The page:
The health minister of the Democratic Republic of the Congo (DRC), Felix Kabange Numbi, has announced an outbreak of the Ebola virus in the remote Equateur province. Two cases have been confirmed by the ministry. The authorities have moved quickly to isolate the village where the disease was found. Read more »

Rebels Surrender in Eastern Congo

by John Campbell
Congolese soldiers guard suspected M23 rebel fighters who surrendered in Chanzo village in the Rutshuru territory near the eastern town of Goma, November 5, 2013. (Stringer/Courtesy Reuters) Congolese soldiers guard suspected M23 rebel fighters who surrendered in Chanzo village in the Rutshuru territory near the eastern town of Goma, November 5, 2013. (Stringer/Courtesy Reuters)

For as long as a generation, parts of the eastern Congo have been hell on earth. The depredations of war lords, militias, and even the Congolese army itself, in a context of the breakdown of government and gangster-like intervention from abroad have made the region nearly unlivable. Eastern Congo has become notorious for the wholesale looting of its vast natural resources and the widespread use of rape for political ends. Under such circumstances, the announcement that a particularly vicious rebel group, M23, would end its rebellion and begin surrendering its weapons can only offer hope in what has long been a hopeless situation. Read more »

Lord’s Resistance Army and Elephant Poaching

by John Campbell
Lords Resistance Army (LRA) fighters arrive at an assembly point in Owiny Ki Bul, 160km (100 miles) south of Juba, Sudan, September 19, 2006. (James Akena/Courtesy Reuters) Lords Resistance Army (LRA) fighters arrive at an assembly point in Owiny Ki Bul, 160km (100 miles) south of Juba, Sudan, September 19, 2006. (James Akena/Courtesy Reuters)

UN Secretary General Ban Ki-moon reported to the UN Security Council Group of Experts, who monitor the Libyan arms embargo, that Joseph Koney and the Lord’s Resistance Army (LRA) are funding themselves through elephant poaching, as are other armed rebel groups. He commented that Libyan heavy weapons, formerly in Muammar Ghaddafi’s Libyan arsenal, and now scattered prolifically across sub-Saharan conflict areas, are making the poachers more efficient. His report added weight to the growing security concerns associated with elephant poaching, especially across Cameroon, the Central African Republic, Chad, Gabon, and the Democratic Republic of Congo. Read more »

Katanga’s Quest for Autonomy from Kinshasa

by John Campbell
Congolese children in Mitwaba camp for internally displaced people watch as a U.N. helicopter lifts off after delivering emergency food aid in Katanga Province, eastern Democratic Republic of Congo February 9, 2006. (Stephanie Savariaud/Courtesy Reuters) Congolese children in Mitwaba camp for internally displaced people watch as a U.N. helicopter lifts off after delivering emergency food aid in Katanga Province, eastern Democratic Republic of Congo February 9, 2006. (Stephanie Savariaud/Courtesy Reuters)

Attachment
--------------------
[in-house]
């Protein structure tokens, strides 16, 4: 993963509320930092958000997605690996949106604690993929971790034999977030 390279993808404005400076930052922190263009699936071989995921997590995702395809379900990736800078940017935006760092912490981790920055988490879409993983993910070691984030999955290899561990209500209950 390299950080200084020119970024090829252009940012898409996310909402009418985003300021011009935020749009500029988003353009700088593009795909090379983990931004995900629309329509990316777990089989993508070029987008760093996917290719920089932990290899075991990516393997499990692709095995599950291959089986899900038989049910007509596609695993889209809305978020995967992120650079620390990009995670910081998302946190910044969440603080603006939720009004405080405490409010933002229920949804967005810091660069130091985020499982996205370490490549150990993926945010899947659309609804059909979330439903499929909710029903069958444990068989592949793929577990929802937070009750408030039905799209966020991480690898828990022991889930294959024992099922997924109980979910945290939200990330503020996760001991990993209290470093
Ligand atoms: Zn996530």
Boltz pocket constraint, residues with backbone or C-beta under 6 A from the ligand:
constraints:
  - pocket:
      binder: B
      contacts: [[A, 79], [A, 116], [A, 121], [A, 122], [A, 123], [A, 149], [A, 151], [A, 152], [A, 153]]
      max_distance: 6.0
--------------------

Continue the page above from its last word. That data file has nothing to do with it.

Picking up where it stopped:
Africa has had many secessionist movements in the post-colonial period. Only South Sudan and the Republic of Somaliland have so far been successful, and the latter lacks international recognition. Some secessionist movements never really go away. Katanga, currently the southernmost province in the Democratic Republic of Congo (DRC), established itself as a state separate from the rest of the former Belgian Congo in the years immediately after independence, allegedly with Belgian connivance. Read more »

The Evolution from Heroes to Big Men

by John Campbell
Zimbabwe's Prime Minister Morgan Tsvangirai (R) speaks to Finance Minister Tendai Biti before President Robert Mugabe opened the country's Parliament in Harare, October 30, 2012. (Philimon Bulawayo/Courtesy Reuters) Zimbabwe's Prime Minister Morgan Tsvangirai (R) speaks to Finance Minister Tendai Biti before President Robert Mugabe opened the country's Parliament in Harare, October 30, 2012. (Philimon Bulawayo/Courtesy Reuters)

Friends of Africa often anoint “for the moment” selected leaders from that continent as heroes. Nigeria’s Olusegun Obasanjo, Congo’s Mobutu Sese-Seko, Zimbabwe’s Robert Mugabe, and Rwanda’s Paul Kagame have all enjoyed that status at one time or another. Often the “hero” immediately follows a tyrant–or chaos. Obasanjo followed a generation of military rulers, and his immediate predecessor was the “tyrant” Sani Abacha who resorted to judicial murder; Mobutu emerged from Congo’s domestic chaos and civil war and promised inoculation against the Communists; Mugabe followed the racist regime of Ian Smith and promised racial reconciliation; and Paul Kagame “ended” the genocide in Rwanda. Read more »